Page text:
Ten Things You Need To Think About BEFORE You Have Foot Surgery. 1. You need to exhaust conservative treatment before you decide...
Saturday, September 28, 2013
Yes, hipsters of the world, there is a God...
"Chuck Taylor All Stars" were invented in 1917 and have been the cool shoe that has been offering horrible support for almost one hundred years.
Now, I'm not saying that the Converse Platform is perfect BUT it is a great alternative for patients (hello Pediatrics and Hipsters) who want the Converse look but have biomechanically challenged feet.
I can't tell you how sad it makes me when I have to tell a kid that their beloved Converse All Stars are not good for their feet and they should not be wearing them. I won't lie to you - I've seen grown men cry over this. I'm glad my practice is on the ground floor because, otherwise, I'd spend a good portion of my day talking patients off the ledge. I can usually coax the pediatric patients into the concept of giving up their Converse when I tell them about some of the other cool shoes they can wear, like Nike Shox (the ones with the rigid sole) and the Brooks 'Beast'. The boys love it when I prescribe the 'Brooks Beast', which taps into some primal guy thing that makes their eyes light up at the thought of wearing something with the name 'beast' on their feet. Another running shoe that is great for the Pediatric patients is the New Balance 1540 (not as cool, but they are excellent).
On a personal note, my husband still has not noticed that I 'retired' all his Converse All Stars from our closet (cue evil laugh) and I have been slowly, insidiously replacing all his crap-Converse shoes with supportive shoes that feel great but are cool enough for the advertising world that he works in, which, by the way, is much cooler than my Podiatry world of biomechanical control and good arch support. Going to a party filled with Advertising people versus a party filled with Podiatrists - a jarring experience - much like landing on two different planets with alternate realities - but in a good way.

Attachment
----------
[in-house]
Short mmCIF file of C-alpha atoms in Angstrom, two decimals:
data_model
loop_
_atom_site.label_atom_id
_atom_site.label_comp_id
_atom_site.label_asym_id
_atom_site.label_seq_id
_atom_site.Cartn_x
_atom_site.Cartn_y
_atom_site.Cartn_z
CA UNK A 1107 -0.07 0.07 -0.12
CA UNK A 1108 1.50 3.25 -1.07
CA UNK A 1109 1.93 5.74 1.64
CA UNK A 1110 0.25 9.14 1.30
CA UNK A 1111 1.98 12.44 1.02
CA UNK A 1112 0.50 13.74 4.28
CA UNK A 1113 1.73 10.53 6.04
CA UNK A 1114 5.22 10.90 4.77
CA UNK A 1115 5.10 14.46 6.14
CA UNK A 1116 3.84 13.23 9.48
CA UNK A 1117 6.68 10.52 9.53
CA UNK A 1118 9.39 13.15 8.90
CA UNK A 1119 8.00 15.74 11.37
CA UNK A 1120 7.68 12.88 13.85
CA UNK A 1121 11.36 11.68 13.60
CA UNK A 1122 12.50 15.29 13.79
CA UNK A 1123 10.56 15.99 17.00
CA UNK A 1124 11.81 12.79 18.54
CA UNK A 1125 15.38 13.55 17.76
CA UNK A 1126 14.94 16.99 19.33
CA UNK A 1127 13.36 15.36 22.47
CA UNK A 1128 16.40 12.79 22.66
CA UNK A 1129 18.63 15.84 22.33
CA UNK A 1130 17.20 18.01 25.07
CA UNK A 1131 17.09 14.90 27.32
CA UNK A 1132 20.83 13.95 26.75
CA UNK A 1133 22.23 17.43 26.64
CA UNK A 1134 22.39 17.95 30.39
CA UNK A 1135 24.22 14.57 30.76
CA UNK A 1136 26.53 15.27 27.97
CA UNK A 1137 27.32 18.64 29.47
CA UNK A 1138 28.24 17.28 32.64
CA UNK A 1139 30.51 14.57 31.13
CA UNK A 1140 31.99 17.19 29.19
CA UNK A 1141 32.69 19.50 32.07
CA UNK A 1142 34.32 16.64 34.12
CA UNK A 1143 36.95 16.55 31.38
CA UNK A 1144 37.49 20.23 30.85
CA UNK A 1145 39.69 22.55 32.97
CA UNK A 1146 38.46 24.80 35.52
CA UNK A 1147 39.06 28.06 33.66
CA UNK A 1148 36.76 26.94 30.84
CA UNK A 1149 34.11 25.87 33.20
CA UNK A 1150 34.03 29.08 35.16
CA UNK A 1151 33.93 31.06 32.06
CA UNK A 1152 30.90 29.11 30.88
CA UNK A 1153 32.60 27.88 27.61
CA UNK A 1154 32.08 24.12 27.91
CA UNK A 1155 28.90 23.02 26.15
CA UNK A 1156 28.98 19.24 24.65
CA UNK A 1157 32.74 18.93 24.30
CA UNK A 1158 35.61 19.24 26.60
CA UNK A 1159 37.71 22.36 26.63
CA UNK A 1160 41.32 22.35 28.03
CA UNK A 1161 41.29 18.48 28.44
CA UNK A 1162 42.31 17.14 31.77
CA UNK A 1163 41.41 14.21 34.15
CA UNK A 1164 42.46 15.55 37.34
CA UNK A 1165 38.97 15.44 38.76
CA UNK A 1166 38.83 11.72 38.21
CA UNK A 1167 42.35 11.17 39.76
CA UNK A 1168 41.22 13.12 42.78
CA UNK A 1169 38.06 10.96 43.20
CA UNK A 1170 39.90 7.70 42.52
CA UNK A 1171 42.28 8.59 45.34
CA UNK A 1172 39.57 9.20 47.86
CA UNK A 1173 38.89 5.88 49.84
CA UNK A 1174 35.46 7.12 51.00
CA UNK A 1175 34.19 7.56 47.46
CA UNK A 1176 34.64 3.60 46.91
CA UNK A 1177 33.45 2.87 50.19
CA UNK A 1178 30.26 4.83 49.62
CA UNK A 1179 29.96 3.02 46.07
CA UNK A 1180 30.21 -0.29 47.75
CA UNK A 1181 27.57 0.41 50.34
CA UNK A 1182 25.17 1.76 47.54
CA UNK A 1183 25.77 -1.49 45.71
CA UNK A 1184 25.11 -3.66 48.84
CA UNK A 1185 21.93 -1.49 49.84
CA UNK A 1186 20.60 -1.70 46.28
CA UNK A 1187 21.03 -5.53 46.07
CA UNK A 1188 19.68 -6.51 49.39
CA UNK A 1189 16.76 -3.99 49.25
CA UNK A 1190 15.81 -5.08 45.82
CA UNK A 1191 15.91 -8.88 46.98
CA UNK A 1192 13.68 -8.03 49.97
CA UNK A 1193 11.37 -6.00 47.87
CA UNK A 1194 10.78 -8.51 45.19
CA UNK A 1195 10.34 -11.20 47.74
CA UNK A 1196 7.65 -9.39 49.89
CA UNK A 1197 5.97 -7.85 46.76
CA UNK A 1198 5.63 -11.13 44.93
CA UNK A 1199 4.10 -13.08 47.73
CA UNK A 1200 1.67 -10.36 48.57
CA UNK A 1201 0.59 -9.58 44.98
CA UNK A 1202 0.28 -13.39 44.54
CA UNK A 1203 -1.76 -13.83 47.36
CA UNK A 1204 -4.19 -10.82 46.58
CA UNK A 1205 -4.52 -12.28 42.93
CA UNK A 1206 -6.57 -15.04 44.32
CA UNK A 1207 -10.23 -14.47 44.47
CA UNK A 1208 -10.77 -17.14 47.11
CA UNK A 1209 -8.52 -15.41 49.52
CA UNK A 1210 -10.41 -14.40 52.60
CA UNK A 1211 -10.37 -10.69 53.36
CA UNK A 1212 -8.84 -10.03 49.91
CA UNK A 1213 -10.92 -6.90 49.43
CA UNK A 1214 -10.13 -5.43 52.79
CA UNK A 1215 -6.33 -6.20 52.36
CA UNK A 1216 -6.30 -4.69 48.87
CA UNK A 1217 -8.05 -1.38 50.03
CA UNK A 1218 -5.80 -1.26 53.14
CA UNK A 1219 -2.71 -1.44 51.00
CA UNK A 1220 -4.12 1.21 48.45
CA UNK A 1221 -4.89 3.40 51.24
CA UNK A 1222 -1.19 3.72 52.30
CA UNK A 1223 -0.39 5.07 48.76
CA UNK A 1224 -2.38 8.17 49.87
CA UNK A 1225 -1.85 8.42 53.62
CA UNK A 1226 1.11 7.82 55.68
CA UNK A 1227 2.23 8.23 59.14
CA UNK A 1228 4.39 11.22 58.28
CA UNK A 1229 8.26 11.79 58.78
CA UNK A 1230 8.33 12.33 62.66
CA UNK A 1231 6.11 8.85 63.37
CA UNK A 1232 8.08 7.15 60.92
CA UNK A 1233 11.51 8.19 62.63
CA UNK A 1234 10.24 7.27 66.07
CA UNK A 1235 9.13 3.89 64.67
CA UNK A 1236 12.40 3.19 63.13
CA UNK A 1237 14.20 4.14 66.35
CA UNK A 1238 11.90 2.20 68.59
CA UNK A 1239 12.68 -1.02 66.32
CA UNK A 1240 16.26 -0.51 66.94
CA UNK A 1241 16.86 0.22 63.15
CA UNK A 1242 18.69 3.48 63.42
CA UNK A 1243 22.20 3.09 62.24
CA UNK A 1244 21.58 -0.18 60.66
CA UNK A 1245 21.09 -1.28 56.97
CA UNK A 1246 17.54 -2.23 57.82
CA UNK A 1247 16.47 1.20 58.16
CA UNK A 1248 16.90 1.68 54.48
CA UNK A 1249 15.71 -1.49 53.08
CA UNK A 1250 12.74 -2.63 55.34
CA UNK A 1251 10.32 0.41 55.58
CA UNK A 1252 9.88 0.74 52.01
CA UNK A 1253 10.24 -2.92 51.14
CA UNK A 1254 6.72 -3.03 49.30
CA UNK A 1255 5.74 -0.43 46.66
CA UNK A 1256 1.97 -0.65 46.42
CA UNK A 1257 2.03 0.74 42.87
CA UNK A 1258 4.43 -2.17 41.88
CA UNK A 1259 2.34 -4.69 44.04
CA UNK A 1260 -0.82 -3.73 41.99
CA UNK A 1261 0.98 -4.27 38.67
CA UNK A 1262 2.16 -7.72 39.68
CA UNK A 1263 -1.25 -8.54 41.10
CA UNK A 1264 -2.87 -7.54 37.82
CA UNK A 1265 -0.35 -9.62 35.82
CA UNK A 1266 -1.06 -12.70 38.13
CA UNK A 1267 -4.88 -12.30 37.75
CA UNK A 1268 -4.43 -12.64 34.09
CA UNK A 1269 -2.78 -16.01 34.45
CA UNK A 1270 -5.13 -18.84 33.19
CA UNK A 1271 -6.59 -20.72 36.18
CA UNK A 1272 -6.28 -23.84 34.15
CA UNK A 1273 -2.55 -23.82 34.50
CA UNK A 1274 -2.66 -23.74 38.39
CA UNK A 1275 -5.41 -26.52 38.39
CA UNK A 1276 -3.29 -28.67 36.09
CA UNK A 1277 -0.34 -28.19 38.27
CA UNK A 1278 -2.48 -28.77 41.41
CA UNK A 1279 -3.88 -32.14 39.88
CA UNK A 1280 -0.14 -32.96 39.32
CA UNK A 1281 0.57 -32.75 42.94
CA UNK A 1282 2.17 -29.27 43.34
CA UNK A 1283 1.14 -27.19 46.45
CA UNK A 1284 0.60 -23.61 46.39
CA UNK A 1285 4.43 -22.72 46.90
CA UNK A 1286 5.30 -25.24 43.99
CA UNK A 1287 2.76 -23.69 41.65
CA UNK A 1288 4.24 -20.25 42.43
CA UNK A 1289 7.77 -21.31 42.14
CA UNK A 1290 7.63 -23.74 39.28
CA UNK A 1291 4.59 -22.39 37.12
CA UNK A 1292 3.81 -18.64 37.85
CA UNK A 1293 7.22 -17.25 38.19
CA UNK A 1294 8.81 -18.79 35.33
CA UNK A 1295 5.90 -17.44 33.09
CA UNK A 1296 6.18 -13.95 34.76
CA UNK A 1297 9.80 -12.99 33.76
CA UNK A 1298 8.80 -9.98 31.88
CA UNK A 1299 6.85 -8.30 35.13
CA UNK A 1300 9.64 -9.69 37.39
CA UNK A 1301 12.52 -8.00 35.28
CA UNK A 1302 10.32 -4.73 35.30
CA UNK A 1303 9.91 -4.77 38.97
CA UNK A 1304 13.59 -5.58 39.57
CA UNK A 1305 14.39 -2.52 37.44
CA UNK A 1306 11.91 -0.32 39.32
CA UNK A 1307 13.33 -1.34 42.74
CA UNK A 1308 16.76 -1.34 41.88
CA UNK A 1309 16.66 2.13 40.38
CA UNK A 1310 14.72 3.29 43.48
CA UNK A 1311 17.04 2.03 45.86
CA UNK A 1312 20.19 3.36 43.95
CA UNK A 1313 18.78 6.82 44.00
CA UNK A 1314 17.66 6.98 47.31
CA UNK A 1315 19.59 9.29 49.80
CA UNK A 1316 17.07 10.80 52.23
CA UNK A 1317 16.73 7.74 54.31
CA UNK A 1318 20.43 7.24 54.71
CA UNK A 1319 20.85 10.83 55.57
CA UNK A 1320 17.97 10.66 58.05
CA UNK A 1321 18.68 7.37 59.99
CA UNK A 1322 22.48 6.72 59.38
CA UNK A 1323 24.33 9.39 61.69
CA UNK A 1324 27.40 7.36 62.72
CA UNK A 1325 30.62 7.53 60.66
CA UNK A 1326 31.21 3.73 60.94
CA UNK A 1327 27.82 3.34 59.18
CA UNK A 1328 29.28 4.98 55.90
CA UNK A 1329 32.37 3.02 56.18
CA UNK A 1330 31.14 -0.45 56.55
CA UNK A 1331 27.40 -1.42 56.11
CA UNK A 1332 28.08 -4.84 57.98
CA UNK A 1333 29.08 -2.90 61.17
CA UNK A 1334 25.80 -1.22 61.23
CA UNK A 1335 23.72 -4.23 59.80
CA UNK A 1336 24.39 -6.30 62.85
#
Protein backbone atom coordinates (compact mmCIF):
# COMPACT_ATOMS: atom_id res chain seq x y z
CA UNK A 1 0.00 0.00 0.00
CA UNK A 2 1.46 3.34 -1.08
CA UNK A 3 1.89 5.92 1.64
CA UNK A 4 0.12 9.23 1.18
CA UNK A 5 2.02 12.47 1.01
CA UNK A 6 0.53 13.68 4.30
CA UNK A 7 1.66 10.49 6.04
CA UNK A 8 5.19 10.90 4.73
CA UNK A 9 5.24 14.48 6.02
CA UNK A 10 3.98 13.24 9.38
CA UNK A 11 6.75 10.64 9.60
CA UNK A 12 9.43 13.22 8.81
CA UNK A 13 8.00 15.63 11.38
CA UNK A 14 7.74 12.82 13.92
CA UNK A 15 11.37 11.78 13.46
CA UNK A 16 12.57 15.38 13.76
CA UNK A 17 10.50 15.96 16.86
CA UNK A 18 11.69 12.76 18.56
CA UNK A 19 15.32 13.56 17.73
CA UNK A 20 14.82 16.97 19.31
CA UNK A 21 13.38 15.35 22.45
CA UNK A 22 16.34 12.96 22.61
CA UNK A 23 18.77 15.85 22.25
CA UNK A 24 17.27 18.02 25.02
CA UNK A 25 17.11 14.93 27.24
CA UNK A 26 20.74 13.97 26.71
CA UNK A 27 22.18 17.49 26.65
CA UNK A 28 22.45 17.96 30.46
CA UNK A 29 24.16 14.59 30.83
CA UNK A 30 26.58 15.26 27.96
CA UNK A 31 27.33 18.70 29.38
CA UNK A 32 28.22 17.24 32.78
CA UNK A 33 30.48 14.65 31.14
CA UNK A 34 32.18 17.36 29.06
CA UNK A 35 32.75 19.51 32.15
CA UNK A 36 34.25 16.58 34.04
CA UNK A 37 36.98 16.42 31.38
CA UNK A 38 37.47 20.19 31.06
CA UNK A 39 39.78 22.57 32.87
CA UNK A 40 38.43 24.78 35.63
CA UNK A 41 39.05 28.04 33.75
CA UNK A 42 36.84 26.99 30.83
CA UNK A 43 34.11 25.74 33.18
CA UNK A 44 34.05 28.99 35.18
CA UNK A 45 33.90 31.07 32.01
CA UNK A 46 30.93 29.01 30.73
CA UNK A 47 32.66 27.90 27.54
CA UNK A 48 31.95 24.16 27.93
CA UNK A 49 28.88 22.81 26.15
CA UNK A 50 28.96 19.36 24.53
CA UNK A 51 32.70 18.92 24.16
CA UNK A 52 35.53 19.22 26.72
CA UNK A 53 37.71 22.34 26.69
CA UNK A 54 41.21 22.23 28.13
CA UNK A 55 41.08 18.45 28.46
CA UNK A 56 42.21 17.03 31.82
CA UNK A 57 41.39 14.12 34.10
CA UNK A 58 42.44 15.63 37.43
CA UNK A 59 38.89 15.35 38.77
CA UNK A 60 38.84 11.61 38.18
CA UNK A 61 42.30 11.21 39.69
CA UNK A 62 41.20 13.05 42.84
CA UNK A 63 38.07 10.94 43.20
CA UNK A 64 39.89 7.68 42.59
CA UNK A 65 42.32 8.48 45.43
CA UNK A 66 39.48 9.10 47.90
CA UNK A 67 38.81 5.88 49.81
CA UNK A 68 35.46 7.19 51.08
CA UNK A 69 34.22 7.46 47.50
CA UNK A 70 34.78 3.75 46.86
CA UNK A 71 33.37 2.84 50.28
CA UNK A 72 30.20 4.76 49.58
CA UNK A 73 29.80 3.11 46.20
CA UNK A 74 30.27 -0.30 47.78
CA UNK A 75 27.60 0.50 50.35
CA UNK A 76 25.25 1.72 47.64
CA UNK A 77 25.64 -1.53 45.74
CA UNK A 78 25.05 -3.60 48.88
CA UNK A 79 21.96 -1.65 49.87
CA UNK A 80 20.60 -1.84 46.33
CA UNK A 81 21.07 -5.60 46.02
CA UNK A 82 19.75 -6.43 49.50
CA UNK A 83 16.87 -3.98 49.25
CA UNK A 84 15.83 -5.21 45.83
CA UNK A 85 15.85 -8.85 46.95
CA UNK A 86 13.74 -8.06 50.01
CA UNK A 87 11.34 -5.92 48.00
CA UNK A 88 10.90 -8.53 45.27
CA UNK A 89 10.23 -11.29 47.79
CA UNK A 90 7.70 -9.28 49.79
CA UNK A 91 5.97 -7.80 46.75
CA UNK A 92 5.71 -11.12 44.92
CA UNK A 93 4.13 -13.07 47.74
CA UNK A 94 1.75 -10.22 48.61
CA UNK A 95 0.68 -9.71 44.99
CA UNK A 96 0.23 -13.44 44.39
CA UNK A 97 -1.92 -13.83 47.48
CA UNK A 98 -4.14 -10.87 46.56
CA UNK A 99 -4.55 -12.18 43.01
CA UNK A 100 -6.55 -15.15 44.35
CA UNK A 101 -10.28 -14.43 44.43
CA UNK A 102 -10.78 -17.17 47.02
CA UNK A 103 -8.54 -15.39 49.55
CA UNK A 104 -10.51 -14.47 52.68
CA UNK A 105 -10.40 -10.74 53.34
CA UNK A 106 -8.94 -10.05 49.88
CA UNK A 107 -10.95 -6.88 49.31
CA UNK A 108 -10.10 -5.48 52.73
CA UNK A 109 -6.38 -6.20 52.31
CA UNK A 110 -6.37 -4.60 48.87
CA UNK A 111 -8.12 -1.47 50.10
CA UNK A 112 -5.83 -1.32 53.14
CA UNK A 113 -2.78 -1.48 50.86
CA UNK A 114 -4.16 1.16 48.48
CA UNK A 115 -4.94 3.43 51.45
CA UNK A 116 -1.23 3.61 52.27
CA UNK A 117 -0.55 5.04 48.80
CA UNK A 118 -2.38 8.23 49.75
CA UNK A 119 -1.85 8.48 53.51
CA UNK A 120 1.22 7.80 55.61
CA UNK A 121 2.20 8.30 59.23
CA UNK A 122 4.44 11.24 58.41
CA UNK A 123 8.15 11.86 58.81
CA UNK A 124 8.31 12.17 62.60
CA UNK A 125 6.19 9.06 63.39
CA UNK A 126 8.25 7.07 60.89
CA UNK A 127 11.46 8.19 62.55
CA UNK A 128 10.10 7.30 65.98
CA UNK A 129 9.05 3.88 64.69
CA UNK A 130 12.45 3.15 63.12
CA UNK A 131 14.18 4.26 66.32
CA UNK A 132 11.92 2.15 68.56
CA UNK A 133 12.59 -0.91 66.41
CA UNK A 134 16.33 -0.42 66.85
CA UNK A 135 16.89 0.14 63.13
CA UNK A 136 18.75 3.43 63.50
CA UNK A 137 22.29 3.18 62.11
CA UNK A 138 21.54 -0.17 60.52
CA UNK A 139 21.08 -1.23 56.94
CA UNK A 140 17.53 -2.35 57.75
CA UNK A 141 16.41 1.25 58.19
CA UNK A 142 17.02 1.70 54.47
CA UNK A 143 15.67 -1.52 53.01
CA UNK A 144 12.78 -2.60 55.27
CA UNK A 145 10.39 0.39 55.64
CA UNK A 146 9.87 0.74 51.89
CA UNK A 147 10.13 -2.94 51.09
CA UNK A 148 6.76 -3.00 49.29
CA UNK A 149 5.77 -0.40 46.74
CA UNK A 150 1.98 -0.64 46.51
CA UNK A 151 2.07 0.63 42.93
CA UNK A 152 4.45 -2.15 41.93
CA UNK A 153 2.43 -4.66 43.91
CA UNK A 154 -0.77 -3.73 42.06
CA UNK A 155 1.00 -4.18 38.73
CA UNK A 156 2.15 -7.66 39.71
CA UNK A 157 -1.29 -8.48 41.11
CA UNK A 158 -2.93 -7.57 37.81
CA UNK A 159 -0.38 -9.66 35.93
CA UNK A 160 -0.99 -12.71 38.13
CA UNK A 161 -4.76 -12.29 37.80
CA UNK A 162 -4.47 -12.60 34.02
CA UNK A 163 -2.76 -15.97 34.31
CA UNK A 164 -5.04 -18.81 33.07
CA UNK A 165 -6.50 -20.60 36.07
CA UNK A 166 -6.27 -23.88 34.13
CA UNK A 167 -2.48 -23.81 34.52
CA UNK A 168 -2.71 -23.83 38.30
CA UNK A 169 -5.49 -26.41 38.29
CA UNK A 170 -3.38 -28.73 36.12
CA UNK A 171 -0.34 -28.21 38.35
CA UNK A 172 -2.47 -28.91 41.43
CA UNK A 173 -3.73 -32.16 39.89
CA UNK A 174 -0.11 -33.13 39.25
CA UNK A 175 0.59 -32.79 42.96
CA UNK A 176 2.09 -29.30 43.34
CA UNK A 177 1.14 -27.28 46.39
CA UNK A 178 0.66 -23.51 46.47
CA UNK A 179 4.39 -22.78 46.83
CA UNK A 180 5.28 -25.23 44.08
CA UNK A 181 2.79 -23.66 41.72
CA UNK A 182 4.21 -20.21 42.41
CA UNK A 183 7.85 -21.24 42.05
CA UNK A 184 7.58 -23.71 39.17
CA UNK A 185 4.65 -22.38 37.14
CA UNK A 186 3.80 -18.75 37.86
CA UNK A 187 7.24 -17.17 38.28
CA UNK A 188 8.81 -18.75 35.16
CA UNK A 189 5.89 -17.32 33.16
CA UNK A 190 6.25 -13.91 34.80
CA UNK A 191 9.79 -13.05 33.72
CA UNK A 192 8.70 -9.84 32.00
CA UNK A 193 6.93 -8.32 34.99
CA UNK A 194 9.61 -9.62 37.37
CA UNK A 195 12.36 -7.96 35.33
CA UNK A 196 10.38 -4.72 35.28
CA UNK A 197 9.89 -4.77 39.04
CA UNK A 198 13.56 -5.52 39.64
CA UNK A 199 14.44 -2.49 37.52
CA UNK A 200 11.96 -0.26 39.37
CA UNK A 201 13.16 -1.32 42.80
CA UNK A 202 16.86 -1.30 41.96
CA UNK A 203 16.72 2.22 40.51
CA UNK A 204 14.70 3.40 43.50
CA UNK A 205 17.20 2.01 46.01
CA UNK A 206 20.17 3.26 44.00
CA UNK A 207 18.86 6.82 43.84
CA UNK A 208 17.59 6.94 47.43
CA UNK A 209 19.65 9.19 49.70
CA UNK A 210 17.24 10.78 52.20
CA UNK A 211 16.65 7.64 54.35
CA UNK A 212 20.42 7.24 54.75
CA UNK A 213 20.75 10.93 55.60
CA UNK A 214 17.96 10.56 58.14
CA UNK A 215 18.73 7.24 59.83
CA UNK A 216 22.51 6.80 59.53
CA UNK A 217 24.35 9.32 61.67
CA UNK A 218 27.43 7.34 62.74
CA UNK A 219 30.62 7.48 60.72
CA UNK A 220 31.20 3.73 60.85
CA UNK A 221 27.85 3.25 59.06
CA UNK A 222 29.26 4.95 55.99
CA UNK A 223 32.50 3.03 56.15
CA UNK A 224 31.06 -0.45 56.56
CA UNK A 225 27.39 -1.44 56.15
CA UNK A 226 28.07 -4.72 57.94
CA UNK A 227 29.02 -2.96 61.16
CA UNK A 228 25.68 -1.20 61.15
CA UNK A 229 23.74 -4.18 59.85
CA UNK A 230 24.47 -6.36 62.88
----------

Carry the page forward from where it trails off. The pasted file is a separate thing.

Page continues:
Needless to say, the Platform Converse is a great alternative to the traditional Converse All Star with it's thin, flexible sole that offers no support and can increase the likeliood of painful fractures, sprains, bunions, hammertoes and a multitude of other injuries.
Because the platform Converse has a thick and more rigid sole, it is far more protective of the foot joints, muscles and tendons, which makes it more comfortable and decrease the chance of injury. It also meets the criteria of having forefoot, midfoot and rearfoot control that is crucial in what makes a shoe more comfortable.
I would highly recommend that if you choose to wear this shoe that you wear a custom-molded dress orthotic. A functional orthotic will not fit in this shoe, but a dress orthotic should work nicely. Talk to your Podiatrist about getting custom-molded orthotics. Many people do not realize that their insurance pays for orthotics, which are often covered because insurance companies understand that proper arch support can prevent many foot, knee, hip and lower back issues as well as prevent foot deformities such as bunions.
The Platform Converse is NOT appropriate for anyone with:
*Peripheral Arterial Disease (Poor Circulation)
*Peripheral Neuropathy (Nerve Damage)
*History of Ulcerations
*History of Falling
*Severe Ankle Instability
Have a wonderful day,
Dr. Cathleen A. McCarthy
**The Plateform Converse is a fashion statement shoe - I am not recommending this for any type of sports.
Saturday, September 14, 2013
For Comfortable Women's Shoes
From the Easy Spirit Anti-Gravity Collection